#1 Sleeping Is The Foundation of Recovery
To build a solid recovery process, you must start with the foundations. No matter how dialed in your training program and execution may be, or how structured your nutritional strategies are, each of these two factors become highly dependent on your lifestyle, especially as it pertains to the amount of stress in your life.
You cannot out train or out eat poor sleep habits coupled with a lifestyle of constant physical and emotional stress. These place a heavy strain on the CNS (Central Nervous System) over extended periods of time.
Sleep is defined as a natural periodic state of rest for the mind and body, in which the eyes are closed, and consciousness is lost so that there is a decrease in bodily movement and responsiveness to external stimuli. When we sleep well, we wake up feeling refreshed and alert for our daily activities.
Sleep affects how we look, feel and perform on a regular basis, and can have a significant impact on our overall quality of life. Also, it allows your body time to heal. If you go without this valuable necessity in your life, your healing process is interrupted. The body is designed in such a way that you will always heal from your wounds after a period of sleep.
#2 Parasympathetic Breathing Post Workout
So how do we recover faster to train harder and more frequently? Sure, nutrition, hydration, and stress all play a role, but what about the time it takes us to shift from a sympathetic based CNS response in training to a parasympathetic based response that allows the recovery process to start doing its work?
That intermediary period between your last set and the time where your CNS comes down off the sympathetic bender it’s been on in the gym needs to be minimized. One of the most effective methods to do that is by using recovery breathing as the last “exercise” of the day before you leave the gym.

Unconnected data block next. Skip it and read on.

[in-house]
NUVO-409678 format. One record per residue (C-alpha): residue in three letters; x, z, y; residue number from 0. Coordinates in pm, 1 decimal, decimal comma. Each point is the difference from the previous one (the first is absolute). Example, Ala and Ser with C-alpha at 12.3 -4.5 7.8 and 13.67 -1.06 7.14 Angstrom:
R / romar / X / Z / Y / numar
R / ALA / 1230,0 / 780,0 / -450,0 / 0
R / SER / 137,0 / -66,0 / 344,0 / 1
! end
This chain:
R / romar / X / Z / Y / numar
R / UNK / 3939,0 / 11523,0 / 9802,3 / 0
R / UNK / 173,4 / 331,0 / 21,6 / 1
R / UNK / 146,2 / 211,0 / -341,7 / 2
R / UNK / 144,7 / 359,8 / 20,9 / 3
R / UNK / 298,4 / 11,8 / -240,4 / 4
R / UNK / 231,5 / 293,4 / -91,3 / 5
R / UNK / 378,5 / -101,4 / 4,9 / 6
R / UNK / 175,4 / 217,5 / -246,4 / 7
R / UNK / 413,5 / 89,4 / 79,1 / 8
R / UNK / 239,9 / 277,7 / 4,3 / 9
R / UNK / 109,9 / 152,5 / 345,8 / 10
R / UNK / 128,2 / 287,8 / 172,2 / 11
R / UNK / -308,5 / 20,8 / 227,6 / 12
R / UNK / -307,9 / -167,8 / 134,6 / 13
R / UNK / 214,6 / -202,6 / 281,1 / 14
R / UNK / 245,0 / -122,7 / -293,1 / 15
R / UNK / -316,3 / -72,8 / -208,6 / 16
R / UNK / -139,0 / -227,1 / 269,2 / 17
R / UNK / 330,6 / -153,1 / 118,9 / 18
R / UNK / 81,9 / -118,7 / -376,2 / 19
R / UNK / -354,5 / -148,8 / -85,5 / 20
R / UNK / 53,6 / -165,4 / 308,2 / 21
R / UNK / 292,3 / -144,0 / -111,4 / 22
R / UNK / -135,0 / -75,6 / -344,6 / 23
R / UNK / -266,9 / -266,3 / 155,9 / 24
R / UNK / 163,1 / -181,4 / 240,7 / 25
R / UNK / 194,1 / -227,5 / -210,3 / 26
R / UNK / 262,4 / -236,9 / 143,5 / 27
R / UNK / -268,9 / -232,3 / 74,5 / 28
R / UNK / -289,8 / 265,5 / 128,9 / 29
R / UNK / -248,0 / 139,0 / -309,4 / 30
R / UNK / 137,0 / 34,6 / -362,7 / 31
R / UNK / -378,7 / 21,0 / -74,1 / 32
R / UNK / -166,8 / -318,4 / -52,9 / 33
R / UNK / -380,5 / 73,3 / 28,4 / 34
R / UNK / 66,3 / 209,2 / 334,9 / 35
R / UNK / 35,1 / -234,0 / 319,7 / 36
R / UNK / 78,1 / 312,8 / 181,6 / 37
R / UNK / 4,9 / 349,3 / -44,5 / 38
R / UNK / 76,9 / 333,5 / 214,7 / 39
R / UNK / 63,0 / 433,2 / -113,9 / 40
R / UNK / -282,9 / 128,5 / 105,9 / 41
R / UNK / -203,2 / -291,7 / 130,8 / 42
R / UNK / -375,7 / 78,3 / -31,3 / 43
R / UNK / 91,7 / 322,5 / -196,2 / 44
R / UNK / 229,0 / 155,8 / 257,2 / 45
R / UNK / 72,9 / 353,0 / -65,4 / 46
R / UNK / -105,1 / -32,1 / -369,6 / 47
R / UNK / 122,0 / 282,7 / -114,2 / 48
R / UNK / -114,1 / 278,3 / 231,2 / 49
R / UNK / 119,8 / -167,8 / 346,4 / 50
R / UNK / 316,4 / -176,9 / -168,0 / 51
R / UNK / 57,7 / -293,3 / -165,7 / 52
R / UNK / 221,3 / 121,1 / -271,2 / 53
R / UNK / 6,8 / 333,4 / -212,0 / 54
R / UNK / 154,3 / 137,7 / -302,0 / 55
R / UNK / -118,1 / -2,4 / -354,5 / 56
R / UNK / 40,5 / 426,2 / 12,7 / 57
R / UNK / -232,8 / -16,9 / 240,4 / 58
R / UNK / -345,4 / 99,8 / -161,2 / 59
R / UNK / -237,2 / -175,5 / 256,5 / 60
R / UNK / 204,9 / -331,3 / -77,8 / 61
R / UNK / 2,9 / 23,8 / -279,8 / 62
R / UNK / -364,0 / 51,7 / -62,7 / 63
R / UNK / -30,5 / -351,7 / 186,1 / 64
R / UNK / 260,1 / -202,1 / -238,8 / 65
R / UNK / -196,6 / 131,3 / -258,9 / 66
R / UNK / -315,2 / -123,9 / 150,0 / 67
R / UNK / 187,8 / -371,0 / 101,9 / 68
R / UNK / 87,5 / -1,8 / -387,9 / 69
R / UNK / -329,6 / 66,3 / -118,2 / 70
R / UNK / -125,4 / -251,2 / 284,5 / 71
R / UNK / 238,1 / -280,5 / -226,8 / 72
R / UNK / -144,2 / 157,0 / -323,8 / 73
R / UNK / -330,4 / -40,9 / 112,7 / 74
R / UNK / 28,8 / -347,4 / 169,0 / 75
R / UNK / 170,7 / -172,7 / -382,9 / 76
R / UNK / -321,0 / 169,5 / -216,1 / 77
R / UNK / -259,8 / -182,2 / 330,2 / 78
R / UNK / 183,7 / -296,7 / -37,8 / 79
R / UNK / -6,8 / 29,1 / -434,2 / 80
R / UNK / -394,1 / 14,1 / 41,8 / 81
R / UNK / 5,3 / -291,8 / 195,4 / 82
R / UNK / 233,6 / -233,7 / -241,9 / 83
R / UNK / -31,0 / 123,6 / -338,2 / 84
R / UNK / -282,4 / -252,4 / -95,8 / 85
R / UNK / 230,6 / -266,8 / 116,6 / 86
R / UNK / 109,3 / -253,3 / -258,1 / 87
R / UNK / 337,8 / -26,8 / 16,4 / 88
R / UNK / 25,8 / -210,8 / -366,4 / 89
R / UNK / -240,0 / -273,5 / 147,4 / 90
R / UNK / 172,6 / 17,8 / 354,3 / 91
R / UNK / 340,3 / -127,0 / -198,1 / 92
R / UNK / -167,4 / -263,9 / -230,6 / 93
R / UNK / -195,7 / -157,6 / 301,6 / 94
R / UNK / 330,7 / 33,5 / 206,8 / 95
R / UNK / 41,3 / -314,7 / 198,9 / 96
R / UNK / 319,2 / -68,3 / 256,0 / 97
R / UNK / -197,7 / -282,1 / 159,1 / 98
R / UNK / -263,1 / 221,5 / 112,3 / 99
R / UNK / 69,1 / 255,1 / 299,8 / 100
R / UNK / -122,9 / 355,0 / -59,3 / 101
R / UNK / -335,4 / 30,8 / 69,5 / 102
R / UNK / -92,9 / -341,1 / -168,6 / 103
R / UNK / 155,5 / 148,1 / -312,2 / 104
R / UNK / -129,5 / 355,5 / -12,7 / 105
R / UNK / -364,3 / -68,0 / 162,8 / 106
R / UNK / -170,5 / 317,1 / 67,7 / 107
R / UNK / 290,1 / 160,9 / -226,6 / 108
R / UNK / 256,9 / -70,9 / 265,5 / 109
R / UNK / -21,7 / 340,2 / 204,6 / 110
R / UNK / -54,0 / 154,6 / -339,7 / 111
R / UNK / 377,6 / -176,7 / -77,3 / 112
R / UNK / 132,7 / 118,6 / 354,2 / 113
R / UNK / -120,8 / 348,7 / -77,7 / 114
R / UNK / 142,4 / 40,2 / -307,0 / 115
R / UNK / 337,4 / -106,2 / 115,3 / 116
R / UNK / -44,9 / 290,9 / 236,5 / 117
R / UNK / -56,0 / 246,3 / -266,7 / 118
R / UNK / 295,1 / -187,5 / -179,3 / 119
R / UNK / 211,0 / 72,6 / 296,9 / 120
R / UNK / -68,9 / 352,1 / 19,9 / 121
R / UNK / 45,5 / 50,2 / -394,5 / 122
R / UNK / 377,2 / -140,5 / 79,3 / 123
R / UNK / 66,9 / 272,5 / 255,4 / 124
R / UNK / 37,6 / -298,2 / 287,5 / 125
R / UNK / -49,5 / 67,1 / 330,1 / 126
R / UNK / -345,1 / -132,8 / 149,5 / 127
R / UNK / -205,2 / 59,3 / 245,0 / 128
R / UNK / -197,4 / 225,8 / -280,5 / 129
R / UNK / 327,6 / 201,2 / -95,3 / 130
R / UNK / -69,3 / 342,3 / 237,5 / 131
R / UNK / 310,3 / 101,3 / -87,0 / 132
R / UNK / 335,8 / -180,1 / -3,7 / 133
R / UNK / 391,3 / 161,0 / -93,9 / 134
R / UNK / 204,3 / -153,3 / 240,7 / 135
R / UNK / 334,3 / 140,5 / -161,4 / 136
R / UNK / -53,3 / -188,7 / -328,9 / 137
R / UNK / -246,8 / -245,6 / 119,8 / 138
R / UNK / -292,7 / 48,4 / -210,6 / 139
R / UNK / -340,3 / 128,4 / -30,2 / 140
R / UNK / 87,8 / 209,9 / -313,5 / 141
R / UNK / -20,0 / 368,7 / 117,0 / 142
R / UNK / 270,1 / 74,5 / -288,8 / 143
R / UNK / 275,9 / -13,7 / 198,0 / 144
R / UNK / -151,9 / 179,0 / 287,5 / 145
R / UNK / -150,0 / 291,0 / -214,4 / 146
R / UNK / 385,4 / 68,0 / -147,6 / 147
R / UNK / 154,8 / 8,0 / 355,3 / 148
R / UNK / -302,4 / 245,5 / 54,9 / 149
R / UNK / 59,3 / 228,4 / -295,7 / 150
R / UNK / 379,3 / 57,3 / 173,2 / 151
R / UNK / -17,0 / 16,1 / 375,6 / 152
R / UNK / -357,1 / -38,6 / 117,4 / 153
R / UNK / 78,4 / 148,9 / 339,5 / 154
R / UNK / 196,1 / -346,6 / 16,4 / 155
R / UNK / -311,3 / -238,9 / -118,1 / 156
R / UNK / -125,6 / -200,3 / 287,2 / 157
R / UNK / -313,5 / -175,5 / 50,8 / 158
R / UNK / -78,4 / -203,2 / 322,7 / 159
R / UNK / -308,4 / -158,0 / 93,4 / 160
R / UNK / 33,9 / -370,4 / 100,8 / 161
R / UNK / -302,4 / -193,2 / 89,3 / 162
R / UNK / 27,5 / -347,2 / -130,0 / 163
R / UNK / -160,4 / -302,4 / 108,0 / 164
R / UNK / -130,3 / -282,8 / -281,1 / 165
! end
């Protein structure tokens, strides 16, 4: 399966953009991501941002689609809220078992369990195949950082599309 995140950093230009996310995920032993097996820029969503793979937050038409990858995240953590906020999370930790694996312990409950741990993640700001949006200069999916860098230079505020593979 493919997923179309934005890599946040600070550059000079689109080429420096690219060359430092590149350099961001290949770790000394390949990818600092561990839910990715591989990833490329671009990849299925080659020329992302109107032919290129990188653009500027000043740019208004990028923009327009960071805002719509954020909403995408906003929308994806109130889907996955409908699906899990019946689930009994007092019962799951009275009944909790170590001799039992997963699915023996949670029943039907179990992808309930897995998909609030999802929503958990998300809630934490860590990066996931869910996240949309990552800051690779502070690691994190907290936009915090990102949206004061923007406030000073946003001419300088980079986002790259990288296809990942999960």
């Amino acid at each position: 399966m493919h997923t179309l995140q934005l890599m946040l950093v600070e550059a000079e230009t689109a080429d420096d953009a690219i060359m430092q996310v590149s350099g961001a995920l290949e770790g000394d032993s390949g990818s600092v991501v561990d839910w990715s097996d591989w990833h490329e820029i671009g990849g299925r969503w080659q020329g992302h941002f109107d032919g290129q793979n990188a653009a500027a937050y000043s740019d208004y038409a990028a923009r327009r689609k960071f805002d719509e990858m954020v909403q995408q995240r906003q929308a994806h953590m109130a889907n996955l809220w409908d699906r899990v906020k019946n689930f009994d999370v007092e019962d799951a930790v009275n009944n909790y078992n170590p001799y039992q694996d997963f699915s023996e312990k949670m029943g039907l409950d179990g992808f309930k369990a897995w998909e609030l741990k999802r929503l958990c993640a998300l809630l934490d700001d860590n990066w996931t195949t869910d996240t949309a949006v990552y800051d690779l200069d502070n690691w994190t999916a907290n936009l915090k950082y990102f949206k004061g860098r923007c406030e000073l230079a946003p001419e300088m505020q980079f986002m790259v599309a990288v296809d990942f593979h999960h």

How To Do It
Recovery breathing is about the position and setup. The passive positioning of the arms and legs help with centralized drainage of lymphatic fluid. The spine remains in a relatively neutral position to reduce the threat-response to the body. You basically get your body as comfortable as possible for the goal of reversing the CNS response from training.
Try to find a quiet area of the gym away from music or noise.
Lay on your back with your head resting on the ground.
Elevate your legs to above heart level with knees slightly bent.
Elevate your arms overhead.
Close your eyes and relax the body.
From this position, you should be able to relax every single muscle in your body to allow a fully passive response to take place. From here, focus on only one single movement: your breathe. Stay here for 5-10 minutes and walk out recharged.
Tempo of Breath
Inhale 3-4 seconds
Hold 2-3 seconds
Exhale 6-8 seconds
#3 Sauna and Steam Room
Saunas and steam rooms offer similar detoxification and energy for your body. Steam rooms use heat and moisture, while some saunas are meant to be a dry heat. Both will help you relax and recover.
The use of ice has been debunked and does not help to recover faster from injuries but heat is well known to help with some physical conditions. Heat is also known to help relieve cramps and relax your muscles. To aid in your recovery after significant stress or extensive training, using a sauna or steam room will provide relaxed muscles, help with any cramping, and potentially reduce injury time. Although most studies done on sauna come from regular dry heat saunas but infra-red sauna that utilize red light is coming out with some tremendous benefits.
Enhanced detoxification (particularly useful prior to a weight cut)
Heat Shock Protein (HSP) Activation
Reduced Protein Degradation
Greater Muscle Regrowth following immobilization
Greater Muscle Retention during immobilization
Increased Growth Hormone
Increased Insulin Sensitivity
Anti-depression (Red light sauna)